74% of HR Professionals Are Liars: They Claim That They Don’t Research Candidates On Facebook, Twitter, or LinkedIn
I have a friend who is the associate director of a summer camp and each year she and her colleagues need to hire about 150 employees from cooks to counselors to tennis instructors. She and I met for lunch and she voiced her frustration about the not so smart things job seekers do.
“What is wrong with people? Why would I hire you to work with children when your Facebook profile picture is you holding a bottle of Jack Daniels in one hand and Bacardi in the other?” she said.
She does make an excellent point; this person isn’t applying to work at a bar or on Madison Avenue in the ‘60s, so they should probably lose the booze in their photo. One would think that this is a very OBVIOUS thing to do when conducting a job search and I know that this topic has been covered before on both the hiring and job seeking side of the industry, but clearly this message isn’t resonating.
Today, it’s second nature to immediately turn to Google, Facebook, Twitter, or LinkedIn to search for someone online. I’m not saying it should be a starting point, but it should definitely be in a recruiter’s bag of tricks. I can’t help but think that those who participated in the study are either not telling the truth or don’t know how to properly stalk search for someone online.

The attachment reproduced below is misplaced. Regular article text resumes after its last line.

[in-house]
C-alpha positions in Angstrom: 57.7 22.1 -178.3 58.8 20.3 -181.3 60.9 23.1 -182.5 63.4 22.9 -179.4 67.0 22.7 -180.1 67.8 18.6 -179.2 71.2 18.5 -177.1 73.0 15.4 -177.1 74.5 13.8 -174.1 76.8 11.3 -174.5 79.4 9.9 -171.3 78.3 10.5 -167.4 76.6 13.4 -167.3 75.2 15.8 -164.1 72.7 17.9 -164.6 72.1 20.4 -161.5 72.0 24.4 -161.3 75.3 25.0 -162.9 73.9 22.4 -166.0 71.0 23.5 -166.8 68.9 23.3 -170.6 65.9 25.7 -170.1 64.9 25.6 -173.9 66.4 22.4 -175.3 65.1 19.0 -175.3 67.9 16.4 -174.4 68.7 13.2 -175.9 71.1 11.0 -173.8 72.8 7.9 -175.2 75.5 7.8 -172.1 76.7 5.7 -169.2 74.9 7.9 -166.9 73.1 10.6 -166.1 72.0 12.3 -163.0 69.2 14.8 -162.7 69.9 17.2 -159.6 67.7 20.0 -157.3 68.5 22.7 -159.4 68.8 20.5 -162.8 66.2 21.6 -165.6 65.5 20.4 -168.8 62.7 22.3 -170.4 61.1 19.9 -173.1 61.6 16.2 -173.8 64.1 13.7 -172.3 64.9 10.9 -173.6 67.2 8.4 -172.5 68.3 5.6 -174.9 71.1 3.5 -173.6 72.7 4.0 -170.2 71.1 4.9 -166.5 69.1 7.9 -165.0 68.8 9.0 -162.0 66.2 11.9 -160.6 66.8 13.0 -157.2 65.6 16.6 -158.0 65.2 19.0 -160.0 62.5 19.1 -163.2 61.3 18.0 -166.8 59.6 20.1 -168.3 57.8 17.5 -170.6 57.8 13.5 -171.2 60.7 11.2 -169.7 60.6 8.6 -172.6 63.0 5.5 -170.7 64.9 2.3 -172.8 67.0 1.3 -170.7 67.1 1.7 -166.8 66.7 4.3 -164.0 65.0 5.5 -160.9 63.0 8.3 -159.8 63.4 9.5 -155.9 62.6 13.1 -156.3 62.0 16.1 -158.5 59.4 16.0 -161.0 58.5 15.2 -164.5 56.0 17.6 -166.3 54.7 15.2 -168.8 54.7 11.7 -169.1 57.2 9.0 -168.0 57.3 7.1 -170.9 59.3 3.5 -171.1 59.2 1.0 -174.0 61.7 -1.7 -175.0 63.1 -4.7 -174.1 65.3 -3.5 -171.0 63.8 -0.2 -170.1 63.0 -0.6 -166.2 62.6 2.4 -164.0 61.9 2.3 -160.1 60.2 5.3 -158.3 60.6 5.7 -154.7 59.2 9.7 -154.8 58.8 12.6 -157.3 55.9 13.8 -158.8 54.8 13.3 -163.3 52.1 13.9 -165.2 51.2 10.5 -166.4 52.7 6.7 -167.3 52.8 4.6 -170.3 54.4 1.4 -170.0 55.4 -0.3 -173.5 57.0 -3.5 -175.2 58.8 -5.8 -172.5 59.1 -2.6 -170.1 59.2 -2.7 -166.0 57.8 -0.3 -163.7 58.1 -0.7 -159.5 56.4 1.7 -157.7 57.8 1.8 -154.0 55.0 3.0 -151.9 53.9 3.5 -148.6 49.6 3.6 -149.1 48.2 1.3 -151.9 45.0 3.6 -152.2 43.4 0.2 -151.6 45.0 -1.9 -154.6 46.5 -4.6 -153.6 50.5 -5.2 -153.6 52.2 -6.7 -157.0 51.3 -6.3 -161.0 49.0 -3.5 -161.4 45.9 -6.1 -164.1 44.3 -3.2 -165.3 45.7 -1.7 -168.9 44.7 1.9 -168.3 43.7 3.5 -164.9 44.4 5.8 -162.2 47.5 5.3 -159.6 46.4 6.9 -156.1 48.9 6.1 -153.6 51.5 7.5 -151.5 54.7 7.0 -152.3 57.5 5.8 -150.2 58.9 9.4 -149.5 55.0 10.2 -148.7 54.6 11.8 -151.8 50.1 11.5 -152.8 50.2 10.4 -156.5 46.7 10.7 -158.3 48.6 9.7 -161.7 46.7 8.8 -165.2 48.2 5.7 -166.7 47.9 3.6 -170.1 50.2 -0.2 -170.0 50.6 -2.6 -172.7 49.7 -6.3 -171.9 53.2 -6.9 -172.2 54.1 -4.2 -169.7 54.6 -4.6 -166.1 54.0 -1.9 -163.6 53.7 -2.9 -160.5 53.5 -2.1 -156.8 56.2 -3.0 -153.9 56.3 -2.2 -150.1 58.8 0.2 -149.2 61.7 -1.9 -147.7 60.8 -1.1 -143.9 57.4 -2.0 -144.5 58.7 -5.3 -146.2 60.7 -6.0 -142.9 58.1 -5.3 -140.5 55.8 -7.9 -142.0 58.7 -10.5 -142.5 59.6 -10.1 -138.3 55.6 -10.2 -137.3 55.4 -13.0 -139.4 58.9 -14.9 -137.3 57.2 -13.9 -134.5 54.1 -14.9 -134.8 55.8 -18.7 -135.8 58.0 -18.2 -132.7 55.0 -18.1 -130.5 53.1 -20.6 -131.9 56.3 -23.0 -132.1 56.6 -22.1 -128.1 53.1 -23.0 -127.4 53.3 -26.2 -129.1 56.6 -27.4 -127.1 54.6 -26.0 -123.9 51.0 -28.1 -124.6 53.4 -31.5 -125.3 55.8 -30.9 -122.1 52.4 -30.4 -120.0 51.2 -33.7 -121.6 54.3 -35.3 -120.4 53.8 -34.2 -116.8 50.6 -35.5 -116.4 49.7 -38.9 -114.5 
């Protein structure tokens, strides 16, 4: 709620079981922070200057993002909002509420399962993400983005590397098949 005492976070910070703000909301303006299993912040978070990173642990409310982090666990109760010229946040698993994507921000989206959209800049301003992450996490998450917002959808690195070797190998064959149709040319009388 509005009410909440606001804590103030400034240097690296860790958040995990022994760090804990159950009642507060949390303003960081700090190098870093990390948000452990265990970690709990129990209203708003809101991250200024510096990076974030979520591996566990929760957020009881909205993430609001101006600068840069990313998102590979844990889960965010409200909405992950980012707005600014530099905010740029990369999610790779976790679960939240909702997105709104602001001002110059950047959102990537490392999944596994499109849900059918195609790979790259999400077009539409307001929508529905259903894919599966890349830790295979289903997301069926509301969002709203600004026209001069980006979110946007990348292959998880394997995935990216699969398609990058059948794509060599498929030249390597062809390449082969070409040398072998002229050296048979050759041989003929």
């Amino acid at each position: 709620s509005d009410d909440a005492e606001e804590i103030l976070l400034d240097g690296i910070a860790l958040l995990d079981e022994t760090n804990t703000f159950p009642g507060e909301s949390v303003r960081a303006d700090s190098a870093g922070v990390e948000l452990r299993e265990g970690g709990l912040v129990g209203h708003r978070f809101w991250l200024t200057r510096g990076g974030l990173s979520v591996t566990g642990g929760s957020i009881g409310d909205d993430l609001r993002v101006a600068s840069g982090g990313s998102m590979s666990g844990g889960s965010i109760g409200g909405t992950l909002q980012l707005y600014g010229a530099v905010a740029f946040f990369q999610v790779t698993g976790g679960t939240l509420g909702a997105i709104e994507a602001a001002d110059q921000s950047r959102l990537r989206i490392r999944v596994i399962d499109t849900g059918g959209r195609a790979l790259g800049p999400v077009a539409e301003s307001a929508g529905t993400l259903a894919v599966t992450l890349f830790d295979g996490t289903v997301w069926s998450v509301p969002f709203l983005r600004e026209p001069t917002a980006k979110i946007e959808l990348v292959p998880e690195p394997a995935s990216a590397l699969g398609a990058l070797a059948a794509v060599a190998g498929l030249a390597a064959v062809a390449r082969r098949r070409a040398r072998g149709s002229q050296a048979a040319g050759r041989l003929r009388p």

Here are a few things that you should know as an HR Pro when it comes to searching for a candidate online.
Google: In general, you can find out a lot about someone from a simple Google search. Perhaps they have a blog, write fantastic reviews of restaurants on Yelp, or are raising money for charity. You never know what you’re going to find, which is exciting and terrifying all at the same time.
Twitter: Twitter is intimidating to a lot of people with all the “#” & “@” symbols, but if you take a minute to read a tweet, it’s actually pretty easy. Added bonus—you don’t need to have a twitter account to see what someone posts—so you don’t even have to sign up.
Facebook: Facebook changes their privacy settings more often than Taylor Swift changes boyfriends, so a lot of people may think that their accounts are private, but a lot of time they’re not. Plus, with graph search, you can see anyone’s images that they’re tagged in by searching for “photos of [person’s name]”. When you think about it, it’s pretty creepy.
LinkedIn: Finding someone on LinkedIn is pretty easy as well, but before you start searching make sure you’re anonymous so that candidates don’t see that you were searching for them.
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Final thought from my friend--an offensive online presence could hurt a candidate as much as a candidate having no online presence at all.
“It makes me suspicious when I search for a candidate online and nothing comes back. In today's age of everything being online, who doesn’t have an online presence?!?!?”
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